Authenticity Breeds Originality in the Hands of the London Haydn Quartet

12/10/2015

 Haydn:  London Haydn Quartet [Catherine Manson (first violin), Michael Gurevich (second violin), James Boyd (viola), Jonathon Manson (cello)], Royal Welsh College of Music and Drama, Cardiff, 29/09/15 (LJ).

Haydn: String Quartet in F major, Op. 17, No. 2
Haydn: String Quartet in F minor, Op. 55, No. 2
Haydn: String Quartet in G major, Op. 54, No. 1

The London Haydn Quartet has gained a formidable reputation as one of the leading period instrument string quartets. Their dedication to Haydn and series of Haydn recordings on the Hyperion label also positions them as the principal chamber group specialising in Haydn currently touring worldwide. Such familiarity with their repertoire was evident as they called the quartets ‘friends’ when speaking to the audience at Cardiff’s RWCMD. Because some consider their focus on Haydn narrow, I offer a quote by Friedrich Nietzsche to suggest that such specialism and dedication can only be admired when directed towards a composer of such versatility and range:

So far as genius can exist in a man who is merely virtuous, Haydn had it. He went as far as the limits that morality sets to the intellect.

Picking out the extremes of Haydn’s character, the London Haydn Quartet performed the String Quartet in F major, Op. 17 No. 2, String Quartet in F minor, Op. 55, No. 2 and String Quartet in G, Op. 54, No. 1.

Haydn composed his F major, Op. 17 No. 2 quartet with violinist Luigi Tomasini in mind. Here, Haydn’s melodic first-violin part is woven into the three other components of the quartet. Employing wit and adding a devilish sense of humour into this piece, the London Haydn Quartet sounded effortless and comfortably (though not complacently) at home.

What was immediately apparent was the excellent communication between each of the musicians. Violinists Catherine Manson and Michael Gurevich, violist James Boyd and cellist Jonathon Manson demonstrated their understanding and appreciation of each other’s styles and tendencies with an intuition that only comes from belonging to a quartet for over a decade. Catherine Manson’s intensity and focus was a stalwart driving force. Her tone resounded with clarity and purity. The two violinists and violist were supported by Jonathon Manson’s unwavering perfectionism. Gurevich was audacious and full of gesture which was mirrored by Boyd. As a quartet the four musicians complimented and contrasted each other stylistically to produce a layered and well-rounded sound.

Generally believed to be Haydn’s best quartet, the Op. 55, No. 2 in F minor (also known as ‘The Razor’) moves from a leisurely first movement into a fast second (contradicting the usual arrangement). In the first movement, the quartet sounded genuinely Baroque. The second offered Jonathon Manson an opportunity to demonstrate his exquisite texture and pitch-perfect exactitude. The third movement relaxes the tension of the previous two, though still makes demands on its players with its contrapuntal inventiveness. In the final movement, the London Haydn Quartet was superb at battling out the F major/minor jostles, along with the return of the remote key of G flat. Ending with a sunny beam of optimistic radiance, the musicians resonated with an earthy richness which was enhanced by their gut stringed instruments.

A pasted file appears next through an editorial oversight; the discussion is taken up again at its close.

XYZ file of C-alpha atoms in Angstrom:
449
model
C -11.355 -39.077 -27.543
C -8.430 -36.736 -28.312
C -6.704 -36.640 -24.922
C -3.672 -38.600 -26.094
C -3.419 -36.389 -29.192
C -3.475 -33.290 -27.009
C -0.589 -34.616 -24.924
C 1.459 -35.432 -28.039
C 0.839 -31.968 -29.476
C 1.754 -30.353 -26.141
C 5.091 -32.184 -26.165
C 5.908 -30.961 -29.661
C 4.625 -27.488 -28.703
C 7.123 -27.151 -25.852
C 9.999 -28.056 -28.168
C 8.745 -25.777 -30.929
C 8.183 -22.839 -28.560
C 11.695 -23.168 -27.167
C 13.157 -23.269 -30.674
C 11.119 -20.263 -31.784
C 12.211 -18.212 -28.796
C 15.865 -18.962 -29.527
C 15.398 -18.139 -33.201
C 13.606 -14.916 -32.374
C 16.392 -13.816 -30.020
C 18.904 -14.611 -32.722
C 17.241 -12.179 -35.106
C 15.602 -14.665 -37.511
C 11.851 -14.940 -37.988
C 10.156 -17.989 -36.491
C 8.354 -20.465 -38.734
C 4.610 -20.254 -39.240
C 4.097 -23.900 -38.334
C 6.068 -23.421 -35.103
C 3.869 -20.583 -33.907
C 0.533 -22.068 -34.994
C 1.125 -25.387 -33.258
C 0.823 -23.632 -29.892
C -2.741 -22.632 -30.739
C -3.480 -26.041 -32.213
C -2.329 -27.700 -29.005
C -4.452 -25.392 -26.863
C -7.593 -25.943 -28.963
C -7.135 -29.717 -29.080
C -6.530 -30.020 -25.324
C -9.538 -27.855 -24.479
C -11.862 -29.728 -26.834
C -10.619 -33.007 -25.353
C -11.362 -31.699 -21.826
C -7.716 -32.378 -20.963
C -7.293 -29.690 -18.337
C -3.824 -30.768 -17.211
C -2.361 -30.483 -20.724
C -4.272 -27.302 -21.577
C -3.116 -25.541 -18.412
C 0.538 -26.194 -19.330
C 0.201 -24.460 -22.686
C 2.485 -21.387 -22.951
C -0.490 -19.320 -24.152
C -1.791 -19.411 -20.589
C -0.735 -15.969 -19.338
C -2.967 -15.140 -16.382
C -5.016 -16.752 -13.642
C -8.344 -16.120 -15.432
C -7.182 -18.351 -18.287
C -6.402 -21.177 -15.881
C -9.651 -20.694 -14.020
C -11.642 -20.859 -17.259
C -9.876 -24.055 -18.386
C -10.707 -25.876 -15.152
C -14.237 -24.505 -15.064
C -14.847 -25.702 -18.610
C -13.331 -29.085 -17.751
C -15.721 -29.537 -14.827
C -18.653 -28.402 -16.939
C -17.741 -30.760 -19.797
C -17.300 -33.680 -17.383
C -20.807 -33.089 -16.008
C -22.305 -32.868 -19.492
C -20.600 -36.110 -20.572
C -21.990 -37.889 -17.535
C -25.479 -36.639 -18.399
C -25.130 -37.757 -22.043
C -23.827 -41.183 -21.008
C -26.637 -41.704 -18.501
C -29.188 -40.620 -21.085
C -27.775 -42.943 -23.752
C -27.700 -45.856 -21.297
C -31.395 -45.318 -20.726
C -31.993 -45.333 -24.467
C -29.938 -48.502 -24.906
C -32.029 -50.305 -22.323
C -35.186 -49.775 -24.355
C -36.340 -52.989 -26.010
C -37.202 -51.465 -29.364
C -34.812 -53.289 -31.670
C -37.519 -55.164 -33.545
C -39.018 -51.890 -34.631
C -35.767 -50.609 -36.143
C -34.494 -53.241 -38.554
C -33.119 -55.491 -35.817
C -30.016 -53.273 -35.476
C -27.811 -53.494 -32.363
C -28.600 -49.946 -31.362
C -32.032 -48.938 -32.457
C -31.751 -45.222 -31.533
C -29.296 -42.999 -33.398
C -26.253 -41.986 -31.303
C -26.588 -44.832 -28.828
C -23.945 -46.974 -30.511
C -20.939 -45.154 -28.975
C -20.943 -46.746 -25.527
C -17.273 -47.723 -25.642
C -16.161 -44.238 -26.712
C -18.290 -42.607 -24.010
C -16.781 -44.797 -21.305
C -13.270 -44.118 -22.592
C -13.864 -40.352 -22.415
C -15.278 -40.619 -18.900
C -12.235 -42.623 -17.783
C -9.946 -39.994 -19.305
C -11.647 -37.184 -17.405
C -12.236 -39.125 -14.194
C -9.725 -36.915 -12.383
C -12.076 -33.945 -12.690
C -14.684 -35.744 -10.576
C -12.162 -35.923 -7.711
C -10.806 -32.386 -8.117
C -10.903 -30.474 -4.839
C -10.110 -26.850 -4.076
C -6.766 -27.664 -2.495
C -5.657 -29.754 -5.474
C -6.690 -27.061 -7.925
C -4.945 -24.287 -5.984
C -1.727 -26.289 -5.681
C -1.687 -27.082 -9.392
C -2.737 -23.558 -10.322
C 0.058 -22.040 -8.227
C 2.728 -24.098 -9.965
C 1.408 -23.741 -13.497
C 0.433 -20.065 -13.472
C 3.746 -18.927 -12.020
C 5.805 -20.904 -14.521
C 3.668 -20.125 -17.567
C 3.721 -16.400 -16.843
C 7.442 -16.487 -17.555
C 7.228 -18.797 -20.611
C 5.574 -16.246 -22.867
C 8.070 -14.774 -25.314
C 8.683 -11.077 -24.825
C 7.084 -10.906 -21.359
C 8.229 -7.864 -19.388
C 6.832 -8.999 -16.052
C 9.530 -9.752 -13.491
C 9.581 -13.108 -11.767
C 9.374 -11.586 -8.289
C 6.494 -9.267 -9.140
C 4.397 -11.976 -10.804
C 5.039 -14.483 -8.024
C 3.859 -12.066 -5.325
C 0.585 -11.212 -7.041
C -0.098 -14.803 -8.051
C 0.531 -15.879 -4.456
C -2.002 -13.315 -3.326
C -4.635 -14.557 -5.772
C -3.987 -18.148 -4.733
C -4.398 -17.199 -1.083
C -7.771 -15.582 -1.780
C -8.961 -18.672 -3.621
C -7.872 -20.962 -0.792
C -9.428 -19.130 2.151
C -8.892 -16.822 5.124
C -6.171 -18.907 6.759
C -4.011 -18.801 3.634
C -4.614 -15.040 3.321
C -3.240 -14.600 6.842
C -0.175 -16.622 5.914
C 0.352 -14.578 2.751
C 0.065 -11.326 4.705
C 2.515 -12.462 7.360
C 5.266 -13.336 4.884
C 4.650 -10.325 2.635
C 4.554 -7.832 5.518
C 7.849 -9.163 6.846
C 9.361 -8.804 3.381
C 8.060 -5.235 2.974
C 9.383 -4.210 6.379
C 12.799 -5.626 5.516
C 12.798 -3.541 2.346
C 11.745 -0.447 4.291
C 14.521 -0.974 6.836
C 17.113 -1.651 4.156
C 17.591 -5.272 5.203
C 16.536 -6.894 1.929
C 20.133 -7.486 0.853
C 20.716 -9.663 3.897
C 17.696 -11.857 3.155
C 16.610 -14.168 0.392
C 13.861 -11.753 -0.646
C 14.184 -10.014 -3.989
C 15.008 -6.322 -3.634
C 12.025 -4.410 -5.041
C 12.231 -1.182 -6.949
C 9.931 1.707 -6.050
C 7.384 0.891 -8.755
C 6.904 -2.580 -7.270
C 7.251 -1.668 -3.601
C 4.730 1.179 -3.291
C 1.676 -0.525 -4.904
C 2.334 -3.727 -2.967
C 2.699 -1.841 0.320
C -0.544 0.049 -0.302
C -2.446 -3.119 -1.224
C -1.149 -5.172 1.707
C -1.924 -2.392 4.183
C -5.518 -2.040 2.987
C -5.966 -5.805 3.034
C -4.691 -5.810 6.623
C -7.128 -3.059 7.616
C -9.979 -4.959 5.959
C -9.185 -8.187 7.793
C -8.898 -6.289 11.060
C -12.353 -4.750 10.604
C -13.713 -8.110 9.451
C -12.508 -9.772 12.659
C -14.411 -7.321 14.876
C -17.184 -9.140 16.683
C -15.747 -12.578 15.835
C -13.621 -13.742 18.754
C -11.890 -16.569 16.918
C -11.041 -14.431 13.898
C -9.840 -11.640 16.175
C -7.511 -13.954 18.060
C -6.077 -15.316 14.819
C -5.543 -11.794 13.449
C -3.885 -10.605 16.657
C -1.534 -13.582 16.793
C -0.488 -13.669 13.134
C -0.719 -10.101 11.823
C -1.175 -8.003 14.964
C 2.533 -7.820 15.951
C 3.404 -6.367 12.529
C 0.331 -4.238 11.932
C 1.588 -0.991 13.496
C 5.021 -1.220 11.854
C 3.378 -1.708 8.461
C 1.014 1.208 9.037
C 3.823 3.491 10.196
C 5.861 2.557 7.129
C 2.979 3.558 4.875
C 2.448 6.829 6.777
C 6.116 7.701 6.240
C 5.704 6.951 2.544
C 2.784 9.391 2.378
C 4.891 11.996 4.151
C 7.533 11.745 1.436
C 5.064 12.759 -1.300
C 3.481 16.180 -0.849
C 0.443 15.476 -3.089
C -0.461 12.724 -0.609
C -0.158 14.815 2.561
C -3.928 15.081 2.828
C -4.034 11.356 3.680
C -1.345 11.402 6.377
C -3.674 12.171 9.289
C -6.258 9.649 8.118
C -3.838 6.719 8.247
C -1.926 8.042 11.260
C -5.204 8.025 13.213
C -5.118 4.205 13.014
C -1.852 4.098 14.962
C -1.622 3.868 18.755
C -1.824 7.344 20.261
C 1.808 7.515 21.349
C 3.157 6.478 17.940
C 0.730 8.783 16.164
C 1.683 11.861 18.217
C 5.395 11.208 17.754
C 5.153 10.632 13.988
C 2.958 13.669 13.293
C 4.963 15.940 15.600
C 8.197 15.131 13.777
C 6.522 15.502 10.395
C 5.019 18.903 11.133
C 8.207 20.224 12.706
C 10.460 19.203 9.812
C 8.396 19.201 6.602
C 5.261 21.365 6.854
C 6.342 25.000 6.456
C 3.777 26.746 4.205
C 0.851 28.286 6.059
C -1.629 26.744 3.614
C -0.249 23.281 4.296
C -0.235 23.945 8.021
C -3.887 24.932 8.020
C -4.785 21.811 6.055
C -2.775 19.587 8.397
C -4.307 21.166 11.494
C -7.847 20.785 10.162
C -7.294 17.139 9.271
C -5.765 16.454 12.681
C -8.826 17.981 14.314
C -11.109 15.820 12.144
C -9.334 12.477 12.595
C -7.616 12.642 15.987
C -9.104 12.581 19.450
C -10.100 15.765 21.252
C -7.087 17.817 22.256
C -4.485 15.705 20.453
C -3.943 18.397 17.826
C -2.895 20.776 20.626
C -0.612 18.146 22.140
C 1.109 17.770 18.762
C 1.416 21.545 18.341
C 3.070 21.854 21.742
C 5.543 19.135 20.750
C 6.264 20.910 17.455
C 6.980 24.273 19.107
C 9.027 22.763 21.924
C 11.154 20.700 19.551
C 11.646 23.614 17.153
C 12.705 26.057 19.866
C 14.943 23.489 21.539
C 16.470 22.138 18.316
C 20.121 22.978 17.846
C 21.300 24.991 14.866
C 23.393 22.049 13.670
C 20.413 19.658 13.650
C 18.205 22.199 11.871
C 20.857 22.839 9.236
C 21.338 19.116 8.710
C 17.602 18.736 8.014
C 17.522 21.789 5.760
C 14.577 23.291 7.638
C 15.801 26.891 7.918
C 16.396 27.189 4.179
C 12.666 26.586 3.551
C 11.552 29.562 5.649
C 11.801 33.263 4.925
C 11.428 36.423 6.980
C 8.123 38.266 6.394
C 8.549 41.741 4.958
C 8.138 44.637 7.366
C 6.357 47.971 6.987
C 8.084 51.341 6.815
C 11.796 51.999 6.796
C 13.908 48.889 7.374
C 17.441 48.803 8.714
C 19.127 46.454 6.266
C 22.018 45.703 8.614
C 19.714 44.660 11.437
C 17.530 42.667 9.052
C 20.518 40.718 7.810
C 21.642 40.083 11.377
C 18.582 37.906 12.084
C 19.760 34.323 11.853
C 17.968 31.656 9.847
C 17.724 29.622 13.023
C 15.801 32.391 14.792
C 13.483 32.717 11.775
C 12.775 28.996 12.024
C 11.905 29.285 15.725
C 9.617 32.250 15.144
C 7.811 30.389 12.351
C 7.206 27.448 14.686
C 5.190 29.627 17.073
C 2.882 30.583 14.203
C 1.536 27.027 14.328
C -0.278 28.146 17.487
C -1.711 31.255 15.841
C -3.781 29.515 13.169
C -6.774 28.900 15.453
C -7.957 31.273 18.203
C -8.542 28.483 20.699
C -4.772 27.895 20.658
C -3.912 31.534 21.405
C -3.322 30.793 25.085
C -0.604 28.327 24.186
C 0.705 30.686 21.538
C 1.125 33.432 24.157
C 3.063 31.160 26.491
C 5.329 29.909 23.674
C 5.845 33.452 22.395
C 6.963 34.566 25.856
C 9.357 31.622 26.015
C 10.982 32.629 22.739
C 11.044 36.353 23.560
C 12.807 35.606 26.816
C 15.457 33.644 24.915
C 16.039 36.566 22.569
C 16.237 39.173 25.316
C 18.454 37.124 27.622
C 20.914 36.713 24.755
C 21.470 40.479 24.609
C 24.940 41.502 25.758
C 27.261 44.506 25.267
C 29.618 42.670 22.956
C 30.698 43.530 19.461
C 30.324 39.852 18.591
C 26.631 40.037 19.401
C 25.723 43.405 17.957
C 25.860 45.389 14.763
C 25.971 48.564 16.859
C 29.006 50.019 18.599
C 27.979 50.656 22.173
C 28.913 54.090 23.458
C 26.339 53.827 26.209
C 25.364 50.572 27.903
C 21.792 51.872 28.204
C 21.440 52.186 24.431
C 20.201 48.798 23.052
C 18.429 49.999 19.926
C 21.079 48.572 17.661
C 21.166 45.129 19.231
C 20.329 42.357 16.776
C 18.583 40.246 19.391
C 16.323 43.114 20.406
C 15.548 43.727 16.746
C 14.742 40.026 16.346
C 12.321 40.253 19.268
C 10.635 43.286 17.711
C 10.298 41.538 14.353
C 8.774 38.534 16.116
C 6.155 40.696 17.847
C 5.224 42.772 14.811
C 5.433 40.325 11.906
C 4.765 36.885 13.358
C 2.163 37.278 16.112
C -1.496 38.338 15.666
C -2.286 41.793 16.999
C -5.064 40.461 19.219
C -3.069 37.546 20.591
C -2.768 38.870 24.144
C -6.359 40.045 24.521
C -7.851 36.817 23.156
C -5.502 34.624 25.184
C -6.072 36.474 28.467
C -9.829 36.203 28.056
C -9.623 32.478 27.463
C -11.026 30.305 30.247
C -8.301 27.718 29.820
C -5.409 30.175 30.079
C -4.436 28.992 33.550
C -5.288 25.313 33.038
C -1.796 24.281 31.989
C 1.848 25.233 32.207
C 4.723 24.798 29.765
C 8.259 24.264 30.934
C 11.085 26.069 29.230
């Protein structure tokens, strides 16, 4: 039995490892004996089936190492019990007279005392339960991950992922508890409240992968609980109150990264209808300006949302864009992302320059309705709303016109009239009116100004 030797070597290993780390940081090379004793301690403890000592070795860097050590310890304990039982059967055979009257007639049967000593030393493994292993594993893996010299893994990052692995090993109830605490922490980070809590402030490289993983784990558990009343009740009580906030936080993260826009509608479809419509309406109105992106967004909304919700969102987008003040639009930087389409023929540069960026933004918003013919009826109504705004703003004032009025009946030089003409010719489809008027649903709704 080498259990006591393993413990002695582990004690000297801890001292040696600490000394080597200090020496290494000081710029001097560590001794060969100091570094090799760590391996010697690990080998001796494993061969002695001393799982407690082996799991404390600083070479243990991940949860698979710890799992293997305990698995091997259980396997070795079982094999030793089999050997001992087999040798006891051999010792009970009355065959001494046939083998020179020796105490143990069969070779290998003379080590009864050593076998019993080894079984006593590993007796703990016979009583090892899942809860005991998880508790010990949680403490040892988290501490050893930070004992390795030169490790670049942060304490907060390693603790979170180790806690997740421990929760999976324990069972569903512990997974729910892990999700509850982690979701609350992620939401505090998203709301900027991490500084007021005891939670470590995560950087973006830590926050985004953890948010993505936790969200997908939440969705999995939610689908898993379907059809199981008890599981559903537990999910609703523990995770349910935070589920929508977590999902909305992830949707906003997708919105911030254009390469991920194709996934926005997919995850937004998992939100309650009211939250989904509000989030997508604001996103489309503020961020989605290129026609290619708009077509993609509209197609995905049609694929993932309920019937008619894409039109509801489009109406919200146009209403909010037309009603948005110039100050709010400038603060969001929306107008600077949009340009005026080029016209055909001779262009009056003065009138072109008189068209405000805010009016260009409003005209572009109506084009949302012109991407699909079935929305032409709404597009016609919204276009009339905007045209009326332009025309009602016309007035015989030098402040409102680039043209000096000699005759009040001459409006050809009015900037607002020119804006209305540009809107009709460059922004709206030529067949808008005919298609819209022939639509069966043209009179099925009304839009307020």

The Quartet in G, Op. 54, No. 1, written with virtuoso violinist Jonathan Tost in mind, was a brilliant end to the evening. Catherine Manson demonstrated her own bravura (her runs were both notably clean and fast) as she took on Haydn’s fiendishly showy writing for first violin. With its constant train-chugging motion steaming ahead, the London Haydn Quartet performed the piece with a natural dynamic emphasis that only an intimate knowledge of the work can create.    

Their style was utterly classical. It consisted of sprightly coquettishness and serious tension. With this simultaneously traditional and progressive voice, The London Haydn Quartet successfully carved out an intimate setting for profound and personal music making to be enjoyed and remembered. Last year the New York Times claimed that: “The musicians imbued both works with myriad details of shading and contrast, and beautifully calibrated phrasing”. From the beginning to end of this concert, the quartet’s passion for Haydn’s string quartets came through just as marvellously. Their enjoyment even sparked enthusiasm amongst the audience.

Lucy Jeffery

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